You often hear "Walk, it's better for the environment", but is that actually true?

If I walk 5 miles instead of taking say a public bus, given that I now will need to replace the energy I spent walking with food which has a cost on the environment to grow, which would really be more environmentally friendly? Given that the bus would be running anyway, so the only cost is hauling my extra weight on it. How do electric cars compare?

Cycling would cost me less energy, but then there's the wear and tear on my bicycle which again has a cost on the environment that is presumably greater than the food cost. Roller blades seem to last a long time (or is that because I rarely used mine?) so could they be more efficient? Would sailing be a more environmentally friendly mode of transport than walking? Again there's wear and tear on boat parts, but over a long distance humans would need a considerable amount of food and fresh water.

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    Nice question. To extend it a bit: Bikes need lubricants (partly containg persistent environmentally-converning substances) for their chain, which are emitted into the environment. Cars/buses also need lubricants for other parts. Walking/running causes abrasion of your shoe sole. Depending on your sole the abrased particles might be environmentally concerning (e.g. micro plastic particles). At the same time, tire wear also causes particulate air pollution in cities. Hulls of boats are commonly coated with anti-fouling agents, which are emitted during usage and cleaning acitivities. Commented Nov 2, 2016 at 12:59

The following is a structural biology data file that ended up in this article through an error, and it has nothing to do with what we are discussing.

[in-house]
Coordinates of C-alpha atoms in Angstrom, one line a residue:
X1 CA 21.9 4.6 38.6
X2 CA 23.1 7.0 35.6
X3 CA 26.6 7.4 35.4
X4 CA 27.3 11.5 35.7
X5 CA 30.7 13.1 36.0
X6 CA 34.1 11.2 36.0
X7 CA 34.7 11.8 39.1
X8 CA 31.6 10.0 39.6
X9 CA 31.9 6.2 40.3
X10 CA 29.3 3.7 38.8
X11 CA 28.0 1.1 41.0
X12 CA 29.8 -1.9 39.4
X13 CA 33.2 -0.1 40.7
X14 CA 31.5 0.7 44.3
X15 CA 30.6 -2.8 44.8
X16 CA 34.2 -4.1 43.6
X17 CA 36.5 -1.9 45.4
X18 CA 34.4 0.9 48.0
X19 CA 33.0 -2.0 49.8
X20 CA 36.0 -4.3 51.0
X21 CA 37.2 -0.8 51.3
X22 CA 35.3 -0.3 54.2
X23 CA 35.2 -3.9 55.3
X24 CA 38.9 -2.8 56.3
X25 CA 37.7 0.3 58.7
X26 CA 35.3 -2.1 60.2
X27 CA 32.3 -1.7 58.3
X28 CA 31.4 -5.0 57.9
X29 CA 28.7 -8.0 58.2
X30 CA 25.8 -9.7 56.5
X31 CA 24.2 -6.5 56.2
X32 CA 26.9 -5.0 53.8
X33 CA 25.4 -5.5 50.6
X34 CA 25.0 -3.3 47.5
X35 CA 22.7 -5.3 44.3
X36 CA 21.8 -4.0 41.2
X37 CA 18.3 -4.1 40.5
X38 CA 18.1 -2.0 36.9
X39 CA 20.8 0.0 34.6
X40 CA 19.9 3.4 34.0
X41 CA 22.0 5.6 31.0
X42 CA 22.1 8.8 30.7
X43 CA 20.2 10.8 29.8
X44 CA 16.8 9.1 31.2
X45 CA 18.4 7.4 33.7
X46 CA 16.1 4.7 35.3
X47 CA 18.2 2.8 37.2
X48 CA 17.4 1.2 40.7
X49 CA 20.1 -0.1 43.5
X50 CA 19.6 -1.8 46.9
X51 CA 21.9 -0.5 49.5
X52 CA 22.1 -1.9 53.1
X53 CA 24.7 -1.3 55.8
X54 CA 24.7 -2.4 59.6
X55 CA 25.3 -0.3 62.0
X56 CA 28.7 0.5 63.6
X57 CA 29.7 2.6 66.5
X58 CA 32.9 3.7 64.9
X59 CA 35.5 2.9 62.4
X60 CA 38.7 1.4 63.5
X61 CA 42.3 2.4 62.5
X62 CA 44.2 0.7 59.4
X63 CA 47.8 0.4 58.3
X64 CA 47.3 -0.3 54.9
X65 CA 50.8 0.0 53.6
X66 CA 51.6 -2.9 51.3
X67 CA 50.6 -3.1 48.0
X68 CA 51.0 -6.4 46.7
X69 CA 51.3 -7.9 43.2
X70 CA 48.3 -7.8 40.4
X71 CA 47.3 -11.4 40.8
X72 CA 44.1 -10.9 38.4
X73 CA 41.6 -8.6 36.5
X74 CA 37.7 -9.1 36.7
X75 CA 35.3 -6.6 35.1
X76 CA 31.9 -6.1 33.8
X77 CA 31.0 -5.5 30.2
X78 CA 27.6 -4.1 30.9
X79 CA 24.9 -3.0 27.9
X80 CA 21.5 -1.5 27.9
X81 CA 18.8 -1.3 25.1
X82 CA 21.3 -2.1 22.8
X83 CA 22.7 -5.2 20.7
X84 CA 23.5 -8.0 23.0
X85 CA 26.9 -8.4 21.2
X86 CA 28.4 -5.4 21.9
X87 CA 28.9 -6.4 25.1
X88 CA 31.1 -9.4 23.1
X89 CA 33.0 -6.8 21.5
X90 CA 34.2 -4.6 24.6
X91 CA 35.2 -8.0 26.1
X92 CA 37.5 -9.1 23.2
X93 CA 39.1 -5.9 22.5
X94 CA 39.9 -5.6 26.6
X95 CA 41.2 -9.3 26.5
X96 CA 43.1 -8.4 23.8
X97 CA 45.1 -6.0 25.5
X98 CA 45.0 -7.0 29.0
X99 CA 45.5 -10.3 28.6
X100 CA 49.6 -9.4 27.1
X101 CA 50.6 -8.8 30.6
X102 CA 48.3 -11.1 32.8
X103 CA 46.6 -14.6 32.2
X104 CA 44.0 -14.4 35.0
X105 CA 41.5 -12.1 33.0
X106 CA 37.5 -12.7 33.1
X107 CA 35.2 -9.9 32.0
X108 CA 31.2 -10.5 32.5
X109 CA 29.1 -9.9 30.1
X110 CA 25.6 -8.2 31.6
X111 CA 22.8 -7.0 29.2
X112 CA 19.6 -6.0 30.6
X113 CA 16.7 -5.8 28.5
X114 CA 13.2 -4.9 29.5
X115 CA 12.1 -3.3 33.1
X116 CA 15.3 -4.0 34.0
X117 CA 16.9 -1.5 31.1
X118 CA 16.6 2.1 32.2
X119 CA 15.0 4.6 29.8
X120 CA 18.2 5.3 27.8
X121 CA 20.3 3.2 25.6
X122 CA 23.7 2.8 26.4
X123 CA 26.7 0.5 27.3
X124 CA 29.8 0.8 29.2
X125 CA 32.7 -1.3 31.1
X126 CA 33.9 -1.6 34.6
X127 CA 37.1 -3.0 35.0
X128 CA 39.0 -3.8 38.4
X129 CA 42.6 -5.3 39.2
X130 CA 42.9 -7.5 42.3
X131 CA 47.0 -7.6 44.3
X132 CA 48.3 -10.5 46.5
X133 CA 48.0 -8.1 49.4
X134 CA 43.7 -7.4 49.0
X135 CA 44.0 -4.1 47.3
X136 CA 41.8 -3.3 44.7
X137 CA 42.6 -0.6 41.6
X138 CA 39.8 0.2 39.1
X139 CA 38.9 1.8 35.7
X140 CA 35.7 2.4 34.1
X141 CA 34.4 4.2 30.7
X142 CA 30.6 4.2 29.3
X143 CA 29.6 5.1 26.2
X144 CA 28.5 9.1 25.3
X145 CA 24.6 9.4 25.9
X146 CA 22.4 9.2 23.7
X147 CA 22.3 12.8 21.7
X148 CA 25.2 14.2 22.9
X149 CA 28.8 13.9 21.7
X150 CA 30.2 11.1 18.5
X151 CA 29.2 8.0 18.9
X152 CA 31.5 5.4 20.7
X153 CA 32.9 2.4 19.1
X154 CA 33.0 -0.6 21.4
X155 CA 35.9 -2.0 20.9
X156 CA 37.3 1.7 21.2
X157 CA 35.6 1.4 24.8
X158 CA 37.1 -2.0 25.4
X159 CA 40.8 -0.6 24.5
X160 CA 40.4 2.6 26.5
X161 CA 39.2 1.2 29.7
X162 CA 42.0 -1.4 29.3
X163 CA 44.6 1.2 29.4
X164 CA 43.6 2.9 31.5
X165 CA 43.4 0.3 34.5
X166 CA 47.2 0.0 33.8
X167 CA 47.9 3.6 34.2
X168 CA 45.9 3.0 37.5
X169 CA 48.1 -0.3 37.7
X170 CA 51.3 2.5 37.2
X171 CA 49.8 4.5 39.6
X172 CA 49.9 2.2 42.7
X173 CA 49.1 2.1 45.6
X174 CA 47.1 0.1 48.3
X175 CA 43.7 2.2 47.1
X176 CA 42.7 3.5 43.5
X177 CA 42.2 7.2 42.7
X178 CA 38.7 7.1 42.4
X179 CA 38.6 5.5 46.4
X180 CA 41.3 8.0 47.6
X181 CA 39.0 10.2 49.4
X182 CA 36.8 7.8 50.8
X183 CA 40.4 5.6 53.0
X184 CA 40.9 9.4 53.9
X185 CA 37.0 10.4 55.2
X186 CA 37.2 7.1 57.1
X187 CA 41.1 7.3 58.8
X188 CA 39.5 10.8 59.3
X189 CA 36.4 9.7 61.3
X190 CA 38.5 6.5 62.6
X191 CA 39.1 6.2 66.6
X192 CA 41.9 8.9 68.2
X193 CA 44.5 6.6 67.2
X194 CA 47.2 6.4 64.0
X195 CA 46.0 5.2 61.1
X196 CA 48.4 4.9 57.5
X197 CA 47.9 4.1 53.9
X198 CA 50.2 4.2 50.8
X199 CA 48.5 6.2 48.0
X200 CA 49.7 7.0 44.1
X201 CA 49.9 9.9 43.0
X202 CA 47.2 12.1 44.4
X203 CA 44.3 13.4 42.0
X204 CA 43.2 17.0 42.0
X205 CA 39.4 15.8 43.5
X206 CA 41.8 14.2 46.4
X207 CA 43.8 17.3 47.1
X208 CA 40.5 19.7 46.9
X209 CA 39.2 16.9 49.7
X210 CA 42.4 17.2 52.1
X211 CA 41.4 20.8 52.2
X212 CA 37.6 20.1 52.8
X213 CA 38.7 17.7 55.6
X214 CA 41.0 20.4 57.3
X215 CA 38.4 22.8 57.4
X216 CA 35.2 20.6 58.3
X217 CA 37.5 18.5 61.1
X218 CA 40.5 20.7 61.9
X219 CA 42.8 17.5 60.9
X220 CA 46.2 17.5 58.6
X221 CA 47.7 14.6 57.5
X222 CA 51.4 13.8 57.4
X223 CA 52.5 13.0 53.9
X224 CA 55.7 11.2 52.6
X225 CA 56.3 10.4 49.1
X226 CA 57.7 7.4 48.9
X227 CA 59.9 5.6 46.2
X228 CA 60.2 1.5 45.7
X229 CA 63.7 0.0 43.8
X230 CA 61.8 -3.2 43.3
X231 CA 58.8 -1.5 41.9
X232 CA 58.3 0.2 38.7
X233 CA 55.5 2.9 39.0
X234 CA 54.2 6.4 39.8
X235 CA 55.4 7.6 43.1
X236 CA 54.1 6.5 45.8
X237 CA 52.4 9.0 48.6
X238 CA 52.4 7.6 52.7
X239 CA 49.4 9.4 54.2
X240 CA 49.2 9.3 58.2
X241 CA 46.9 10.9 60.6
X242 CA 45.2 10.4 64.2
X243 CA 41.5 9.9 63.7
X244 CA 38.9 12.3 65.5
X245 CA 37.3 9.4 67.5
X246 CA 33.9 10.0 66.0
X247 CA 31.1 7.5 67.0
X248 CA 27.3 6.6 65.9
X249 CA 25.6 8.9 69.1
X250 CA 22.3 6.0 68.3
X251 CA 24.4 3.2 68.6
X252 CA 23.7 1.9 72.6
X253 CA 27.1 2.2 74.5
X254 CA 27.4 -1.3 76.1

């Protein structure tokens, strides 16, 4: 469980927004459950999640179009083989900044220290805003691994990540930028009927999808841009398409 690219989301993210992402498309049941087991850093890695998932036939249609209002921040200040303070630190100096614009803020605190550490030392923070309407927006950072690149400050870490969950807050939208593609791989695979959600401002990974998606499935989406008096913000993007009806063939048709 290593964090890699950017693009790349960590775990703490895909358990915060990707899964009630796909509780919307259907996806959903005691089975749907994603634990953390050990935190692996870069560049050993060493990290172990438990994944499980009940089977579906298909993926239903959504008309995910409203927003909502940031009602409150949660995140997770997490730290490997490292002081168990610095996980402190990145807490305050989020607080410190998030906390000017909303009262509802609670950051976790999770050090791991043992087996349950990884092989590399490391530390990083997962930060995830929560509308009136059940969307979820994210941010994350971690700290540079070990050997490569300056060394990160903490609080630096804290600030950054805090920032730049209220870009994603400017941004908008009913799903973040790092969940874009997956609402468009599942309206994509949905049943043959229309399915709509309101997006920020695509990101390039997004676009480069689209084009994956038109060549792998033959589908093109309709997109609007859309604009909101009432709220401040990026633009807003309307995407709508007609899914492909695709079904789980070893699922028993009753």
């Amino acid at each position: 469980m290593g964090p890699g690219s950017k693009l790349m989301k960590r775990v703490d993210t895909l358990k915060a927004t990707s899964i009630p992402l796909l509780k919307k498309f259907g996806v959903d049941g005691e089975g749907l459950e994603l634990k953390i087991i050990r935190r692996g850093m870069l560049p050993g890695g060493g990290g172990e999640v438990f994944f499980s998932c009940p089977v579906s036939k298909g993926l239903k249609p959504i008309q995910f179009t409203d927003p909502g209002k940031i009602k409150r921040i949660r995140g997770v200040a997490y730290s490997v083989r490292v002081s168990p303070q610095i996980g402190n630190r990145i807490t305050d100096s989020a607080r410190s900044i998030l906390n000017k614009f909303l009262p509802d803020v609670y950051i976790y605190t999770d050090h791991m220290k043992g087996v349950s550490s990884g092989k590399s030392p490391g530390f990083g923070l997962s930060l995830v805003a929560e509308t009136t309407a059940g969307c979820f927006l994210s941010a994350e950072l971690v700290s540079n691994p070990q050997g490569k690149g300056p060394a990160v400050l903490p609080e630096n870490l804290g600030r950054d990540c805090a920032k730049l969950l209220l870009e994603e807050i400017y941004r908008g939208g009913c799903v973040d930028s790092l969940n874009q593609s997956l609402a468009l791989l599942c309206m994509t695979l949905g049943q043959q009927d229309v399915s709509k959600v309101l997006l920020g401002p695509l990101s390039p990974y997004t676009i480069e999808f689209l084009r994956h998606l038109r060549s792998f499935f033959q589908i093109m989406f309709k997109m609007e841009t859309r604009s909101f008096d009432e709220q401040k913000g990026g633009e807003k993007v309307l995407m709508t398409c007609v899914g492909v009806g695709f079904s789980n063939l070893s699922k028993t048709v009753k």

• "environmental friendly" is a very broad term. Do we look into the emission of substances and objects into the environment that have a negative primary impact on human health? Do we have a regional focus ("Who cares about pollution if it takes place 1000 km distant?") or a global focus? Do we look into emissions of green houses gases? It should be also questioned how the vehicles and are food are produced and transported. The mode of transport that leads to the death of most humans per year might be the most environmental friendly one because humans are the root of all bad ;-) . Commented Nov 2, 2016 at 13:03
  • btw, ONE mile walked, run, skipped, crawled is 100 calories spent. (gees this is an average within narrow parameters). Primarily from fat stores as this gets one into that TRUE fat burning mode. But each pound of fat is 4000 less maintenance fees or 3500 calories. So, to enter into your equation calories/energy spent per mile, use 100 calories.
    – stormy
    Commented Nov 3, 2016 at 23:49
  • We have several related questions on this site (e.g. Impact of various travelling options and Sustainablity of Telecommuting) but I AFAIK none that take the food consumed by people into account.